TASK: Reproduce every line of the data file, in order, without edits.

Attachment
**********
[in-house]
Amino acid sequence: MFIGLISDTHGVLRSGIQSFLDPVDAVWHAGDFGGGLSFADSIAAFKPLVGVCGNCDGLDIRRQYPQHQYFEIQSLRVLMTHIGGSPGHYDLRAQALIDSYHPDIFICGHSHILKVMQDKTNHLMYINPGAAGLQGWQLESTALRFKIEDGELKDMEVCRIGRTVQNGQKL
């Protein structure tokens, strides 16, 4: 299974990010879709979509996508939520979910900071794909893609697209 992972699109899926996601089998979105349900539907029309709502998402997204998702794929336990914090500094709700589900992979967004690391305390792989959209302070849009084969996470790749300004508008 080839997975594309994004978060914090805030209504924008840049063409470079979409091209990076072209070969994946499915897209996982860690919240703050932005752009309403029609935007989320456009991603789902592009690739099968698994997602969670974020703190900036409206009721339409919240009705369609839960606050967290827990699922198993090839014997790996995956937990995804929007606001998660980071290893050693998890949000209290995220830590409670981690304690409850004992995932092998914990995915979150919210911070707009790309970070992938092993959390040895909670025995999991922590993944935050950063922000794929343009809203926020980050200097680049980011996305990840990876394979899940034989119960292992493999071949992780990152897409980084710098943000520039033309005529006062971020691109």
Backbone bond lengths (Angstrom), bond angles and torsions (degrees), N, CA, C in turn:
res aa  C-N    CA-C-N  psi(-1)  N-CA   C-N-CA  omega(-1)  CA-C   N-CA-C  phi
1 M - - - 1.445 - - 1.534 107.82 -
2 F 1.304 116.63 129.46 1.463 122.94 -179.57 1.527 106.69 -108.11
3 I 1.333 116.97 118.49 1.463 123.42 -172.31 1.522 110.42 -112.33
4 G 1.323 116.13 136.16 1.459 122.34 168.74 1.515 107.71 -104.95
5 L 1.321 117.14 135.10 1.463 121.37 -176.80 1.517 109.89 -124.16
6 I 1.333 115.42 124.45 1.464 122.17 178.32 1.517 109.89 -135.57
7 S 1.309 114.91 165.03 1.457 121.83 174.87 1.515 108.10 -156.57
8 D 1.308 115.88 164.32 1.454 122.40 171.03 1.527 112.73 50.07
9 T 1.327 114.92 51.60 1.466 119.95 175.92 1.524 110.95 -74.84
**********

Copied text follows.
[in-house]
Amino acid sequence: MFIGLISDTHGVLRSGIQSFLDPVDAVWHAGDFGGGLSFADSIAAFKPLVGVCGNCDGLDIRRQYPQHQYFEIQSLRVLMTHIGGSPGHYDLRAQALIDSYHPDIFICGHSHILKVMQDKTNHLMYINPGAAGLQGWQLESTALRFKIEDGELKDMEVCRIGRTVQNGQKL
């Protein structure tokens, strides 16, 4: 299974990010879709979509996508939520979910900071794909893609697209 992972699109899926996601089998979105349900539907029309709502998402997204998702794929336990914090500094709700589900992979967004690391305390792989959209302070849009084969996470790749300004508008 080839997975594309994004978060914090805030209504924008840049063409470079979409091209990076072209070969994946499915897209996982860690919240703050932005752009309403029609935007989320456009991603789902592009690739099968698994997602969670974020703190900036409206009721339409919240009705369609839960606050967290827990699922198993090839014997790996995956937990995804929007606001998660980071290893050693998890949000209290995220830590409670981690304690409850004992995932092998914990995915979150919210911070707009790309970070992938092993959390040895909670025995999991922590993944935050950063922000794929343009809203926020980050200097680049980011996305990840990876394979899940034989119960292992493999071949992780990152897409980084710098943000520039033309005529006062971020691109």
Backbone bond lengths (Angstrom), bond angles and torsions (degrees), N, CA, C in turn:
res aa  C-N    CA-C-N  psi(-1)  N-CA   C-N-CA  omega(-1)  CA-C   N-CA-C  phi
1 M - - - 1.445 - - 1.534 107.82 -
2 F 1.304 116.63 129.46 1.463 122.94 -179.57 1.527 106.69 -108.11
3 I 1.333 116.97 118.49 1.463 123.42 -172.31 1.522 110.42 -112.33
4 G 1.323 116.13 136.16 1.459 122.34 168.74 1.515 107.71 -104.95
5 L 1.321 117.14 135.10 1.463 121.37 -176.80 1.517 109.89 -124.16
6 I 1.333 115.42 124.45 1.464 122.17 178.32 1.517 109.89 -135.57
7 S 1.309 114.91 165.03 1.457 121.83 174.87 1.515 108.10 -156.57
8 D 1.308 115.88 164.32 1.454 122.40 171.03 1.527 112.73 50.07
9 T 1.327 114.92 51.60 1.466 119.95 175.92 1.524 110.95 -74.84